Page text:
Parents of children with congenital heart disease

A child's quality of life

How congenital heart disease affects a child's quality of life may be influenced to a lesser or greater extent by the type of heart defect, the treatments and medication, whether it has been corrected or a child needs ongoing treatment. Studies of older children suggest that in some cases their physical abilities are considerably impaired, but they develop strategies to cope with their limitations.

Here we talk about parent's views of their child's quality of life in early childhood. Studies of older children suggest that parent's perceptions of their child's quality of life are sometimes not always in tune with the child's perspective. A few children had other health problems such as epilepsy and asthma, which limited their abilities.

Many of the parents we interviewed had noticed that before the operation their child's symptoms became worse and that this affected their quality of life, but after surgery they saw an improvement in their physical abilities. After surgery, it is usually necessary to take medicines in the short or longer term, for example warfarin, which can impact on quality of life.

Many parents of children who'd had corrective surgery, or had a less severe heart disorder, described their children as being full of energy and living normal lives, just like any other child. A few said that people would never know there was anything wrong with them. One mother said her son, who had never been very energetic, had gone skiing for the first time in his life after he had a pacemaker implanted (see Pacemakers and Interview 24). 

Another whose 5-year-old daughter had a balloon catheter operation to correct pulmonary stenosis says she shows no limitations and goes to tennis lessons, swimming lessons and dancing every week.

Some children did have limitations. Some became breathless easily and found it difficult to walk very far or climb the stairs at home. One mother said that her 3-year-old son needs to be in a pushchair when they go out. Another couple, whose 5-year-old was too breathless to walk to the park and play have had their back garden redesigned so that he could play at home.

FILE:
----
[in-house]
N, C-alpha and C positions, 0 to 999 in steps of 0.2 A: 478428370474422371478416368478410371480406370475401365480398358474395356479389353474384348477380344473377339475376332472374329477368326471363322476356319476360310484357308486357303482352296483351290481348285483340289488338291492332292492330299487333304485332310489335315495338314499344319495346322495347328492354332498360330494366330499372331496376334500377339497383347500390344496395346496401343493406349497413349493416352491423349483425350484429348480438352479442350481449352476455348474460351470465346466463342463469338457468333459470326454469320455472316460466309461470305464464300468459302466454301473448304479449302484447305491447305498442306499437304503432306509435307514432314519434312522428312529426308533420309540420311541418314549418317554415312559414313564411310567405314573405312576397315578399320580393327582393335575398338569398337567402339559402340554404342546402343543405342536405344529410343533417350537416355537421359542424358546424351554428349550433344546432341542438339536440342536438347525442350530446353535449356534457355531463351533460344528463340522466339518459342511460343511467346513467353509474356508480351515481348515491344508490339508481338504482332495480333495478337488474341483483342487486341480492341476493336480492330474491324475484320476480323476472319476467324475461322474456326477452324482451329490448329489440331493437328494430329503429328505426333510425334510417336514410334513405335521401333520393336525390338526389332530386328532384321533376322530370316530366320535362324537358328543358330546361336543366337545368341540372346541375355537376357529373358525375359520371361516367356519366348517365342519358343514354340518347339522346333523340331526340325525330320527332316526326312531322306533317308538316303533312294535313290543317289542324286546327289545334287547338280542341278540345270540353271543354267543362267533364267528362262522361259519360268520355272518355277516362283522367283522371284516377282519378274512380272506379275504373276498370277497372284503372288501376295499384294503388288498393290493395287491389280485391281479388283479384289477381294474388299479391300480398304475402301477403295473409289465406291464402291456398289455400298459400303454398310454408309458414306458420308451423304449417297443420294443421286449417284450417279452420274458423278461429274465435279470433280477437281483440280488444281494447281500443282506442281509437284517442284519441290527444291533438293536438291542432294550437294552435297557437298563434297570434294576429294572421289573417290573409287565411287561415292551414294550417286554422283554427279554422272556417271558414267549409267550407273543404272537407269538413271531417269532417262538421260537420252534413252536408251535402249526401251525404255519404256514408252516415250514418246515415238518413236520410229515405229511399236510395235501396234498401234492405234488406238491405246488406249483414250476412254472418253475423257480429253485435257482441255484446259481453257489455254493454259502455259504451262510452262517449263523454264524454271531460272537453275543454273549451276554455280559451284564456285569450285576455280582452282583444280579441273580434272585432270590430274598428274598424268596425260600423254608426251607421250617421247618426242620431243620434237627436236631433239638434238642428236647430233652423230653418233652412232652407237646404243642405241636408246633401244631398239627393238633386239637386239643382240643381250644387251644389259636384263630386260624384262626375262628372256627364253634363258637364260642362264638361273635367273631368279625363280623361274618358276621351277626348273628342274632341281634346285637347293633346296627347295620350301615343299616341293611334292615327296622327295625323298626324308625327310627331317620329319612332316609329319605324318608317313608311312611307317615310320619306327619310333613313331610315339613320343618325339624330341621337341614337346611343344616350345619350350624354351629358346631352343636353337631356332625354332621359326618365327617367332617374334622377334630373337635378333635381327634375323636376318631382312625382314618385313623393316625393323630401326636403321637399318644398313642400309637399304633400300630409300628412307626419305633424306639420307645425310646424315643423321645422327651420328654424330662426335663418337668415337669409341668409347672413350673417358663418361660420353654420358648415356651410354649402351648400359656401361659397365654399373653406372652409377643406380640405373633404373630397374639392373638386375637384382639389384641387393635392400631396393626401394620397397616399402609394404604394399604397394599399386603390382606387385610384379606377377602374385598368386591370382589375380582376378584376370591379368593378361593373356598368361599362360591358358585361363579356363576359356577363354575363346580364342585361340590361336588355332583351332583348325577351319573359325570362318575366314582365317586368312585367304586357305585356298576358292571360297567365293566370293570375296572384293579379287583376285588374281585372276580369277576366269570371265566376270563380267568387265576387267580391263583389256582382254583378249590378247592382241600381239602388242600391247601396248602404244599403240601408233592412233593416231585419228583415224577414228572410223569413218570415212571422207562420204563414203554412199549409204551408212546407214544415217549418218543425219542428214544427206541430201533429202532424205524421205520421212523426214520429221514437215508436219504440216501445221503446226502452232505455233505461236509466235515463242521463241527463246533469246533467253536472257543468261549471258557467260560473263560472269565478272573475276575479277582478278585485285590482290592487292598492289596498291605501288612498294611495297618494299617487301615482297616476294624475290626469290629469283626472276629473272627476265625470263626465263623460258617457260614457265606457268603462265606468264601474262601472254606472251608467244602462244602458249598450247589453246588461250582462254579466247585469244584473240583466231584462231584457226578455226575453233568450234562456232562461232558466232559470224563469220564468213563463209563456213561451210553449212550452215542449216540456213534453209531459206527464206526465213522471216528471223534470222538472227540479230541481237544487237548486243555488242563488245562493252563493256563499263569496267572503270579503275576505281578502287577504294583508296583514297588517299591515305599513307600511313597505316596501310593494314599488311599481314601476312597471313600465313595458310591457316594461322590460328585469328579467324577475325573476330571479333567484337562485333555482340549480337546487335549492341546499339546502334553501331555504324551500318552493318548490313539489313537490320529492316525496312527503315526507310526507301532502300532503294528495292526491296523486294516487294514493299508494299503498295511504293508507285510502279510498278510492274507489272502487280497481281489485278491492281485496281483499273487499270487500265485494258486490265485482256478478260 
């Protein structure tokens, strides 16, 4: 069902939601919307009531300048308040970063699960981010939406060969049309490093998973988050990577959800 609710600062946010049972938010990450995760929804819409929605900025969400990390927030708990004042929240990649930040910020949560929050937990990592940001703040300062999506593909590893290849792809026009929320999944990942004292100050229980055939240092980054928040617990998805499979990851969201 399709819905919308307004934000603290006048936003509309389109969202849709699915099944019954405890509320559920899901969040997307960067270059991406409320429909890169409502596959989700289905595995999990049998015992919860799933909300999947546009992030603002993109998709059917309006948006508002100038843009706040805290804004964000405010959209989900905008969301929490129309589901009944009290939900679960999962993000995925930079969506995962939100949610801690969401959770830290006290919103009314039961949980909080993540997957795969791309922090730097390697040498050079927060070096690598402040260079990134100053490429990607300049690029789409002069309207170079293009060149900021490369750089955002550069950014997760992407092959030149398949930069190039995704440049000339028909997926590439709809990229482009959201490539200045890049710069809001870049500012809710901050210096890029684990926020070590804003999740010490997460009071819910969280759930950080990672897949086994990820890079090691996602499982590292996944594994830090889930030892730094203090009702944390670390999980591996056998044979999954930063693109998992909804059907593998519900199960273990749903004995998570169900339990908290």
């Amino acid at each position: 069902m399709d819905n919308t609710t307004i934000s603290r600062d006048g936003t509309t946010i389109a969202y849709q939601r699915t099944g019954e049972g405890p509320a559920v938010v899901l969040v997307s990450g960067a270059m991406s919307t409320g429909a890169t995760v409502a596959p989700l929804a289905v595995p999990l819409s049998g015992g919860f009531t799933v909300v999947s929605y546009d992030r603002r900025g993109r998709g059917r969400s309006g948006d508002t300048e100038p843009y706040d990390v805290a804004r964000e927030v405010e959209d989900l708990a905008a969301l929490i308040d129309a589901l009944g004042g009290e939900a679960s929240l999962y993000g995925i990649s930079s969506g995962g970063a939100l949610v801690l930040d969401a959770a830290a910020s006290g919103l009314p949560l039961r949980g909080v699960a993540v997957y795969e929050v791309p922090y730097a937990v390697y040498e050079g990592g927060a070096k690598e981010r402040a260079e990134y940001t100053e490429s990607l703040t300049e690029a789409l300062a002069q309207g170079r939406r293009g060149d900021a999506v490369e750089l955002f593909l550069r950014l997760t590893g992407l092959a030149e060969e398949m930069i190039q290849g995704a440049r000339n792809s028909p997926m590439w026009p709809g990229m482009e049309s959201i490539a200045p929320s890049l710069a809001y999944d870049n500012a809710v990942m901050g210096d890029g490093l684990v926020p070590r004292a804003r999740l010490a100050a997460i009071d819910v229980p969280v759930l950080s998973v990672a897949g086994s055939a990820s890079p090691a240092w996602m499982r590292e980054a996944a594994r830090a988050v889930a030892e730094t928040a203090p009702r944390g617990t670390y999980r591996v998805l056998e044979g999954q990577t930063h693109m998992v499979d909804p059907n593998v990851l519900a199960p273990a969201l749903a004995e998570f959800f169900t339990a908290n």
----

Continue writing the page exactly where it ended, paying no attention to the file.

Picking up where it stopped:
Some were prone to frequent, and severe, colds or chest infections in the winter months and had difficulty getting rid of them. A couple of older children had an annual flu vaccine injection.

Some older children had problems with physical education (PE). One mother of an 8-year-old boy with hypertrophic cardiomyopathy said that PE was difficult for him because when he was feeling well he wanted to join in the races and became very competitive but strenuous exercise was a risk to his life.

Another whose son had a severe heart condition describes how he had been helped to run and had come first in the race at the school sports day, which had boosted his confidence.

Other parents had noticed that their toddler was becoming more aware of not being able to do the same things as their peers. A few mothers found it hard to cope with their child's sadness at realising their limitations. However, the mother of one child said he would rest when he needed to and then carry on playing. She would focus her child's energies on other non-physical activities and tried not to let him feel he was missing out (see 'How it affects daily life' and 'Coping').

Children with a heart defect need to be particularly careful about looking after their teeth to prevent endocarditis. They need to take antibiotics before any type of surgery, for example, having a tooth out.

Children with severe heart conditions had greater limitations. One couple said their 3-year-old gets out of breath easily, has poor circulation, can't walk far, has to avoid accidents because he is on warfarin and cannot get insurance for foreign holidays. Despite this, they said his quality of life was good compared with the bleak outlook they were given at diagnosis.

Another mother explains that even though her son had a serious heart condition and was very ill at times, he was always smiling and happy and had a good quality of life.

Several parents remarked that their toddlers were very sociable, happy and confident. One mother explains that her 5-year-old son who has a complex heart condition has plenty of energy, is very outgoing and can stand up for himself at school. One mother said that a few months following his pacemaker operation, her son was conscious of where it was in his body and nervous about getting knocked in the playground. Another couple had noticed that their 5-year-old was suspicious of strangers, which they attributed to all the tests and treatments he had undergone.

Scars from open-heart surgery often heal well. Some children were sensitive about them for a few months after the operation but most were too young to feel very conscious about them. One mother describes her son proudly showing off his scar to everybody when he was around at a friend's house for tea.

Last reviewed December 2014.

 

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